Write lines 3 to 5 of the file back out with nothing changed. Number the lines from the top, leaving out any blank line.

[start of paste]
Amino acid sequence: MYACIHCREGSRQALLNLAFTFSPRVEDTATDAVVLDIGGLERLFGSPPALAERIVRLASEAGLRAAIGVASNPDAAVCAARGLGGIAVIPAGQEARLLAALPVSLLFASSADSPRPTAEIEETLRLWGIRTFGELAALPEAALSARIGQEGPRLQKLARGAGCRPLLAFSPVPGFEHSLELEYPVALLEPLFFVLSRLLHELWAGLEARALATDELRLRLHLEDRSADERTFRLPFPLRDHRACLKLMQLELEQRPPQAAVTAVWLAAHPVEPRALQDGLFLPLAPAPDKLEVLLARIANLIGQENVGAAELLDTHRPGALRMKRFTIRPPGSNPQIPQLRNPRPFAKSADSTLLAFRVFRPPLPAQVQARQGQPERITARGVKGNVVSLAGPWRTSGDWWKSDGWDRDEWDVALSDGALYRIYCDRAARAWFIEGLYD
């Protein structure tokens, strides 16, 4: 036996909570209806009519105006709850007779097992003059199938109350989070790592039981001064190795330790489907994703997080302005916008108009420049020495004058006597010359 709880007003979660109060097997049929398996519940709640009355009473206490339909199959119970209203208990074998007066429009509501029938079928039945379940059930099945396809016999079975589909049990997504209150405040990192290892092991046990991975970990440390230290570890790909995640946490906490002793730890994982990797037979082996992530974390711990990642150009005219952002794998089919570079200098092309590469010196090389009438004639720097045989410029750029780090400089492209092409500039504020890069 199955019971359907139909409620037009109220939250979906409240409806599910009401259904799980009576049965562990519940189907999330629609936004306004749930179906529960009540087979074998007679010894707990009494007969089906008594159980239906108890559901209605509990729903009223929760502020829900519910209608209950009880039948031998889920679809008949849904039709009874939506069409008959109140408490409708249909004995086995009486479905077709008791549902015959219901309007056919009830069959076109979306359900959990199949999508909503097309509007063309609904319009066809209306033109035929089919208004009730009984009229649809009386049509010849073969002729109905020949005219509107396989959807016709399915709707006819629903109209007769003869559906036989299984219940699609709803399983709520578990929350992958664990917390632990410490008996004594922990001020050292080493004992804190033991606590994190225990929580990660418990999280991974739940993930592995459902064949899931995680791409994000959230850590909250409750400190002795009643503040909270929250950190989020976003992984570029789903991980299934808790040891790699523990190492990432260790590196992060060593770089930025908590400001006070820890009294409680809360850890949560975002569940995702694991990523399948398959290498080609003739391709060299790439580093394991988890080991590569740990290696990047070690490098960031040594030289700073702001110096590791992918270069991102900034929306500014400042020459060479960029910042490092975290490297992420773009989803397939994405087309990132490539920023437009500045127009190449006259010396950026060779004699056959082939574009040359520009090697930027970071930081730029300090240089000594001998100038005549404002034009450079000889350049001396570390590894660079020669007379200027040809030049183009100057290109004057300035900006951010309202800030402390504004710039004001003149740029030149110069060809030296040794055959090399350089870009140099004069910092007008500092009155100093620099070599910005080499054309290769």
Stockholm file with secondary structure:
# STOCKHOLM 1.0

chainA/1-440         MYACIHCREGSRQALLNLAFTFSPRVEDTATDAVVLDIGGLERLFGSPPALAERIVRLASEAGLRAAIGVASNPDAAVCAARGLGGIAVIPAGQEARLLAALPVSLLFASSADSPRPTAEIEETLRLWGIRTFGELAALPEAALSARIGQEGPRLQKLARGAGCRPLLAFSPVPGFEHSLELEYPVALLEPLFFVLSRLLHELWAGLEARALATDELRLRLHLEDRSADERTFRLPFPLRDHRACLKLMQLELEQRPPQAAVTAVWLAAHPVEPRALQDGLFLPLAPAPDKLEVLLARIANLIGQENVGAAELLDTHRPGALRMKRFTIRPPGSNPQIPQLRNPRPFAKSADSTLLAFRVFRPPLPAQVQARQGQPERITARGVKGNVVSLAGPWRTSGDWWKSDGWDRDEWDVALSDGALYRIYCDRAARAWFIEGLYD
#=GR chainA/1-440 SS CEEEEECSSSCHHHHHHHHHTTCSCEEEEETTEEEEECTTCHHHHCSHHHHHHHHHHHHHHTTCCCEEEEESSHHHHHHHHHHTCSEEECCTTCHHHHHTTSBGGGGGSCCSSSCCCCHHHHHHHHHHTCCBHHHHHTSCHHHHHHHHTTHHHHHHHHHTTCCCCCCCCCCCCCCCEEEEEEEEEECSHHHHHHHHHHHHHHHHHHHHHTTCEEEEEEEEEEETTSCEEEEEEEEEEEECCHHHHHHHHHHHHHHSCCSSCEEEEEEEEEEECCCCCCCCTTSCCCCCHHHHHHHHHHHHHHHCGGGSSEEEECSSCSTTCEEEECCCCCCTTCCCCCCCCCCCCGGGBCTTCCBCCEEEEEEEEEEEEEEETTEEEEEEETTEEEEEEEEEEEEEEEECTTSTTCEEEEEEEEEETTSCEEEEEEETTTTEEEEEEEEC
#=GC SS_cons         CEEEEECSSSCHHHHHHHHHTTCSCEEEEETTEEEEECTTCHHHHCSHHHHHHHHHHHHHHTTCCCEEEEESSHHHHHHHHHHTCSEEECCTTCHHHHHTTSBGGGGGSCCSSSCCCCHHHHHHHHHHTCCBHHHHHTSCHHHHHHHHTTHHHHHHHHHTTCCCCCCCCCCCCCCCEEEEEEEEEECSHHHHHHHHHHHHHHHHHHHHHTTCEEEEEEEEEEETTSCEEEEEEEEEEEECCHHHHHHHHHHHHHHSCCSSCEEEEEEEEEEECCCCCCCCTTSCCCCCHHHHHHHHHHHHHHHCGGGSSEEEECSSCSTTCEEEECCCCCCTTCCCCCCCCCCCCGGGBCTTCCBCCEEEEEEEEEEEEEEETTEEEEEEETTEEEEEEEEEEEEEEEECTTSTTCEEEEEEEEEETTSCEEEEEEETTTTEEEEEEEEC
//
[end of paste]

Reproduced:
Stockholm file with secondary structure:
# STOCKHOLM 1.0

chainA/1-440         MYACIHCREGSRQALLNLAFTFSPRVEDTATDAVVLDIGGLERLFGSPPALAERIVRLASEAGLRAAIGVASNPDAAVCAARGLGGIAVIPAGQEARLLAALPVSLLFASSADSPRPTAEIEETLRLWGIRTFGELAALPEAALSARIGQEGPRLQKLARGAGCRPLLAFSPVPGFEHSLELEYPVALLEPLFFVLSRLLHELWAGLEARALATDELRLRLHLEDRSADERTFRLPFPLRDHRACLKLMQLELEQRPPQAAVTAVWLAAHPVEPRALQDGLFLPLAPAPDKLEVLLARIANLIGQENVGAAELLDTHRPGALRMKRFTIRPPGSNPQIPQLRNPRPFAKSADSTLLAFRVFRPPLPAQVQARQGQPERITARGVKGNVVSLAGPWRTSGDWWKSDGWDRDEWDVALSDGALYRIYCDRAARAWFIEGLYD